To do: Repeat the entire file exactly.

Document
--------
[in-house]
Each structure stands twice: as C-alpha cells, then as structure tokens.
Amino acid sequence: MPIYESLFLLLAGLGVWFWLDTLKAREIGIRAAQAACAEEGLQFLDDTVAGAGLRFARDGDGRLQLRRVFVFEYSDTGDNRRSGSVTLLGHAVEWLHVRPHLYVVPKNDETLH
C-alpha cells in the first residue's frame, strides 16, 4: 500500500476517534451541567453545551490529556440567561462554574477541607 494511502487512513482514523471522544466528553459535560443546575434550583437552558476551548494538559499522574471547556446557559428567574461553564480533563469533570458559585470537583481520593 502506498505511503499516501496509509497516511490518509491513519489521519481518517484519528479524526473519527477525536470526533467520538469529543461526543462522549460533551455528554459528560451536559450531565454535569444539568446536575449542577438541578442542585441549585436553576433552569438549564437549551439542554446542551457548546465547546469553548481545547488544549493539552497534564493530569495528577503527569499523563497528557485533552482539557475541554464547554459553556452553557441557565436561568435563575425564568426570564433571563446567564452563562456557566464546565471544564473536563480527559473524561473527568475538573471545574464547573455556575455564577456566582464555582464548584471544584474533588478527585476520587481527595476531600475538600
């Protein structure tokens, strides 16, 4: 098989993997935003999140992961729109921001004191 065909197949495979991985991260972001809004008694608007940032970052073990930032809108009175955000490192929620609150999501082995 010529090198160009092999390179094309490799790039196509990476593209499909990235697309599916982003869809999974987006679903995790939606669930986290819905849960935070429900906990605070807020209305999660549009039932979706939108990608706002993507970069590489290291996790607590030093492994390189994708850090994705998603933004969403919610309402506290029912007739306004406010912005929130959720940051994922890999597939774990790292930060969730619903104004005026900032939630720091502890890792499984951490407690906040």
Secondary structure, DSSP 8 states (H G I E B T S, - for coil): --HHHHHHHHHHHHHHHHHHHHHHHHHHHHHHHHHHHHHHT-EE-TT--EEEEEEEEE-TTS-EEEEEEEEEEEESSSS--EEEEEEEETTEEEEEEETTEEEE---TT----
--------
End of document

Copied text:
[in-house]
Each structure stands twice: as C-alpha cells, then as structure tokens.
Amino acid sequence: MPIYESLFLLLAGLGVWFWLDTLKAREIGIRAAQAACAEEGLQFLDDTVAGAGLRFARDGDGRLQLRRVFVFEYSDTGDNRRSGSVTLLGHAVEWLHVRPHLYVVPKNDETLH
C-alpha cells in the first residue's frame, strides 16, 4: 500500500476517534451541567453545551490529556440567561462554574477541607 494511502487512513482514523471522544466528553459535560443546575434550583437552558476551548494538559499522574471547556446557559428567574461553564480533563469533570458559585470537583481520593 502506498505511503499516501496509509497516511490518509491513519489521519481518517484519528479524526473519527477525536470526533467520538469529543461526543462522549460533551455528554459528560451536559450531565454535569444539568446536575449542577438541578442542585441549585436553576433552569438549564437549551439542554446542551457548546465547546469553548481545547488544549493539552497534564493530569495528577503527569499523563497528557485533552482539557475541554464547554459553556452553557441557565436561568435563575425564568426570564433571563446567564452563562456557566464546565471544564473536563480527559473524561473527568475538573471545574464547573455556575455564577456566582464555582464548584471544584474533588478527585476520587481527595476531600475538600
């Protein structure tokens, strides 16, 4: 098989993997935003999140992961729109921001004191 065909197949495979991985991260972001809004008694608007940032970052073990930032809108009175955000490192929620609150999501082995 010529090198160009092999390179094309490799790039196509990476593209499909990235697309599916982003869809999974987006679903995790939606669930986290819905849960935070429900906990605070807020209305999660549009039932979706939108990608706002993507970069590489290291996790607590030093492994390189994708850090994705998603933004969403919610309402506290029912007739306004406010912005929130959720940051994922890999597939774990790292930060969730619903104004005026900032939630720091502890890792499984951490407690906040």
Secondary structure, DSSP 8 states (H G I E B T S, - for coil): --HHHHHHHHHHHHHHHHHHHHHHHHHHHHHHHHHHHHHHT-EE-TT--EEEEEEEEE-TTS-EEEEEEEEEEEESSSS--EEEEEEEETTEEEEEEETTEEEE---TT----